This post continues the “what I did this summer” series following on from my EURAM Conference Report. At the end of June I was privileged to get the opportunity to take part in the 2015 Global Forum for Responsible Management Education in New York. The event brought together business and management educators from around the world to help shape the path of sustainable and responsible management education for the coming years. Highlights of the trip included the sight of 400 business school leaders meditating, meeting some academic heroes and the stunning views across Manhattan…
For those who have not come across the Principles for Responsible Management Education (PRME) initiative of the United Nations, it is a relationship between the United Nations and business schools globally which seeks to inspire and champion responsible management education, research and thought leadership globally. The initiative focusses on Six Principles of PRME inspired by internationally accepted values, such as the United Nations Global Compact’s Ten Principles for responsible and sustainable business and provides an engagement structure for academic institutions to advance social responsibility through incorporating universal values into curricula and research activities.
One of the main reasons I was recruited into the main institution I work for, Newcastle Business School at Northumbria University, was to manage our PRME project, gain PRME accreditation and oversee the development of programme curricula in this area. We achieved PRME accreditation in November 2014 and are now well on the way to becoming a much more responsible and sustainable business school.
The United Nations Global Compact convened the 2015 Global Forum for Responsible Management Education – 6th PRME Assembly alongside its Global Compact+15: Business as a force for good programme. The aim of attending the event was to join fellow business school academics and leaders in shaping the path for management education and business to take on a key leading role in shaping and achieving the global development agenda. The cohort comprised nearly 400 leaders of responsible management education and business, including deans, university presidents, professors, business school accreditation bodies and regional associations, students, as well as representatives from the UN, government, civil society, and corporate sustainability thought leaders. The result was a fascinating few days of debate, planning, knowledge sharing and networking.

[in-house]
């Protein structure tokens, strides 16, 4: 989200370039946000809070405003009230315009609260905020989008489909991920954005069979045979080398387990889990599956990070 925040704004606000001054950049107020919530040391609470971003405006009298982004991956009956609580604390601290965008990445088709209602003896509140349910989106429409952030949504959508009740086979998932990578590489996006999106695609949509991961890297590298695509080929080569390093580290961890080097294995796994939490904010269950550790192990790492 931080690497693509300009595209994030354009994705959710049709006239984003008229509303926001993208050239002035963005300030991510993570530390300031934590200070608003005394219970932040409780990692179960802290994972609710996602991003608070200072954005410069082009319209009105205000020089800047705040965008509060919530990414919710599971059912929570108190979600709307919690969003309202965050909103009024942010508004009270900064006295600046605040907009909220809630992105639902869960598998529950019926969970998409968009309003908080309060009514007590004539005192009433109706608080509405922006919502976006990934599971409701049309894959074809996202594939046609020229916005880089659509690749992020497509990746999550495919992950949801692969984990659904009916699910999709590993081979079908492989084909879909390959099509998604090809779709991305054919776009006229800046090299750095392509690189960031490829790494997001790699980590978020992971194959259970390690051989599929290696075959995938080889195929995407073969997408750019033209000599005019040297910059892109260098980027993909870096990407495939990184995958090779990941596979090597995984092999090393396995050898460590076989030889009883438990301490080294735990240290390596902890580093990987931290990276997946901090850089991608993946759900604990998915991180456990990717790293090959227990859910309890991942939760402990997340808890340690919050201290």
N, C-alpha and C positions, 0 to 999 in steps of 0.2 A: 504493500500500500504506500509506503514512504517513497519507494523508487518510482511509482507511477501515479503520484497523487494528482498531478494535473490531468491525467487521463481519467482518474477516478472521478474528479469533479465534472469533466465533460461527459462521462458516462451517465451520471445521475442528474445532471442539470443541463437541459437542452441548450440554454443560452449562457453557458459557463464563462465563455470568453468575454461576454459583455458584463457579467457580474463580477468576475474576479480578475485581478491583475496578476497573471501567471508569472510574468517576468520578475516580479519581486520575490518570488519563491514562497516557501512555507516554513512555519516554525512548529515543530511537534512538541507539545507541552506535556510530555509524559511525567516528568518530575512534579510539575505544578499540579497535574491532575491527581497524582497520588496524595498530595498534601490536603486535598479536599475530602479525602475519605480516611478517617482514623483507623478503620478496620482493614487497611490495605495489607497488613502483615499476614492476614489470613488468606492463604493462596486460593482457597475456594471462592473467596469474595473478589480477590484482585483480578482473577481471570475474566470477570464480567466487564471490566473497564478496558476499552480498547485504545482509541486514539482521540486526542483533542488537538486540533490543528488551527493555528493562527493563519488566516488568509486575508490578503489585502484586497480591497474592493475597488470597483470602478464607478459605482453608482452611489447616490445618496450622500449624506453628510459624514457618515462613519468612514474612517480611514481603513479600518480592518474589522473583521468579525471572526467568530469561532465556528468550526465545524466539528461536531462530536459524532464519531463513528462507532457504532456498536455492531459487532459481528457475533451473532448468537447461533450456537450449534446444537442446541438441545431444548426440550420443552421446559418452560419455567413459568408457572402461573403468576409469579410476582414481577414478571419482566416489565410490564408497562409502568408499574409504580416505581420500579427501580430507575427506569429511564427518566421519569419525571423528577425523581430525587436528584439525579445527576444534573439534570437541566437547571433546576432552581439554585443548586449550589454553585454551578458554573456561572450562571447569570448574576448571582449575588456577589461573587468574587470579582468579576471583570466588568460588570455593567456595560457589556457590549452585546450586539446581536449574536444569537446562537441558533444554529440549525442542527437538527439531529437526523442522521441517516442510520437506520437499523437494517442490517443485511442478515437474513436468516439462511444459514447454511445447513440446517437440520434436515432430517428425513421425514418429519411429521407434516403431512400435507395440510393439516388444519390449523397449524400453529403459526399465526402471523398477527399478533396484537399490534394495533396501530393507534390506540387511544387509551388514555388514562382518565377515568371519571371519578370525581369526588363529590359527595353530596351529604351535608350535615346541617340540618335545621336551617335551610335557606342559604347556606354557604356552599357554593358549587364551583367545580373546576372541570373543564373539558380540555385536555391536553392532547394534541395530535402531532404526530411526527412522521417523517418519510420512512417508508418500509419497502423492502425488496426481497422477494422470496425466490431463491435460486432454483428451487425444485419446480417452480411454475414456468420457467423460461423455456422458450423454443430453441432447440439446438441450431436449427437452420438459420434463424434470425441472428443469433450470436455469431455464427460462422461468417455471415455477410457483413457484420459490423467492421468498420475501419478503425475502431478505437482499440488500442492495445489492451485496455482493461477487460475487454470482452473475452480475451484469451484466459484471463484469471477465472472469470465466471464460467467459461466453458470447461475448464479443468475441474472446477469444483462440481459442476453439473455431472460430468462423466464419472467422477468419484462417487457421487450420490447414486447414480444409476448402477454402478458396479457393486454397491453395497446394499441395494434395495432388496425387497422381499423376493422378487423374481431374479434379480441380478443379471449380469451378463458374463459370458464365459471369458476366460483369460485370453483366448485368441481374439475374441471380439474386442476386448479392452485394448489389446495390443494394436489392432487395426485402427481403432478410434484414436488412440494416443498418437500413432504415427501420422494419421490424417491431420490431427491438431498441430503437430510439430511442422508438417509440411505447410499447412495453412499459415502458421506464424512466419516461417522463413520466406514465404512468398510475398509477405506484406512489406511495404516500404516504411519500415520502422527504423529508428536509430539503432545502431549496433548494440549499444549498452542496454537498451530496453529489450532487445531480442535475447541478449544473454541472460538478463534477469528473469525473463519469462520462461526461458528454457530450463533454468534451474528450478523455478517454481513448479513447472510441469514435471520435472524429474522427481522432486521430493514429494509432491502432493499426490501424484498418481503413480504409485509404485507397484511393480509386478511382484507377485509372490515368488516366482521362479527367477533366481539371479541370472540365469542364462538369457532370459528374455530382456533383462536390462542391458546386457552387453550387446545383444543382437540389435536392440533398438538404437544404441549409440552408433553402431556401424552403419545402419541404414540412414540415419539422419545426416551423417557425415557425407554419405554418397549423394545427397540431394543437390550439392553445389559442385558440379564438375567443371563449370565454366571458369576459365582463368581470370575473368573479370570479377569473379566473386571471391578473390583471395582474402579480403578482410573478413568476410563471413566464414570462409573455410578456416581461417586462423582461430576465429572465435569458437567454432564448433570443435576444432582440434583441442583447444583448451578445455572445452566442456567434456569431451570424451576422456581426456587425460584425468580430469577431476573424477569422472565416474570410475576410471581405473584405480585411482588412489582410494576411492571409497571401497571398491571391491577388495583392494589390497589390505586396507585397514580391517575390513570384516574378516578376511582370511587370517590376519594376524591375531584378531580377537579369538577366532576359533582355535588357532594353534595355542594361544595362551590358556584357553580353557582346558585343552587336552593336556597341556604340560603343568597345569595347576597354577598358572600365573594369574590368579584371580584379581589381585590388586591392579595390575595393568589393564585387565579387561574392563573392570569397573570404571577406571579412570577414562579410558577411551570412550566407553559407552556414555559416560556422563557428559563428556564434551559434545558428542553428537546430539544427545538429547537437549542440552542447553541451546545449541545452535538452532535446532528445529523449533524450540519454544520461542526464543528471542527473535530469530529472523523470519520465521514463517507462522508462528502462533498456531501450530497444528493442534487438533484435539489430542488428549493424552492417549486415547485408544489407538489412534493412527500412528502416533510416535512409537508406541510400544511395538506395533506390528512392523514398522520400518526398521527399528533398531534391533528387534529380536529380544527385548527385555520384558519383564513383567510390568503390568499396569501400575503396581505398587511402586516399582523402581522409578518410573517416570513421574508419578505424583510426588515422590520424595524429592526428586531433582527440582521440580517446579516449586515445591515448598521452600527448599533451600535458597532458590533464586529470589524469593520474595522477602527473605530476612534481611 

The event was held on the top floor of Chase Plaza, New York, a stones throw from Wall Street and the US Stock Market. In many ways this was rather an opulent setting, and a little unsettling, however it did serve in my mind to remind us of the power that business has and as such the potential for business to develop and deliver solutions to the grand sustainability challenges that the world is currently facing – IF we can change the conception of business in the minds of leaders, managers and students, the aim of the PRME initiative. The venue also provided stunning views over Manhattan.
There were many workshops during the event alongside plenary sessions and talks from the keynote speakers, Sir Mark Moody-Stuart, ex-chairman of Royal Dutch Shell and a director of HSBC Holdings and of Accenture (an interesting choice as a champion of responsible business perhaps) and Susana Malcorra – Chef de Cabinet (Chief of Staff) to the UN Secretary General Ban Ki-moon. One of the highlights of the event was the ‘Visioning’ session facilitated by Dr. Katrin Muff, Dean of Business School Lausanne. She managed successfully to persuade 400 senior professors, deans and business leaders to close their eyes and meditate as a means to ‘vision’ the business school of the future. As a proponent of meditation myself I was delighted to peep my eyes open and find the majority of the room complying. My own personal vision was of a ‘Montessori‘ style Business School that incorporated environment, nature and a free thinking style into professional education. More on that in a later post…
Whist the event was a lot of fun, as was checking out New York City, there was some serious business to be done. During the two days we:
- Identified major global trends for 2015-2030, including the role of business and management education in responding to the proposed UN Sustainable Development Goals (SDGs).
- Engaged in interactive discussion, share good practices, and connect with peers and key stakeholders, including company representatives, to generate solutions and opportunities for responsible management education.
- Shaped a roadmap for how business and management education can leverage engagement through PRME to be leaders, building on active projects and outcomes from past PRME Global Fora and Summits.
You can see the results of the forum here: Outcome Statement.
Overall the experience was humbling, inspirational and highly motivational and I returned to the UK ready to take on the world and with a deep commitment to business, and business school reform…
If anyone else has experience of the UN PRME initiative or the Global Compact let me know in the comments!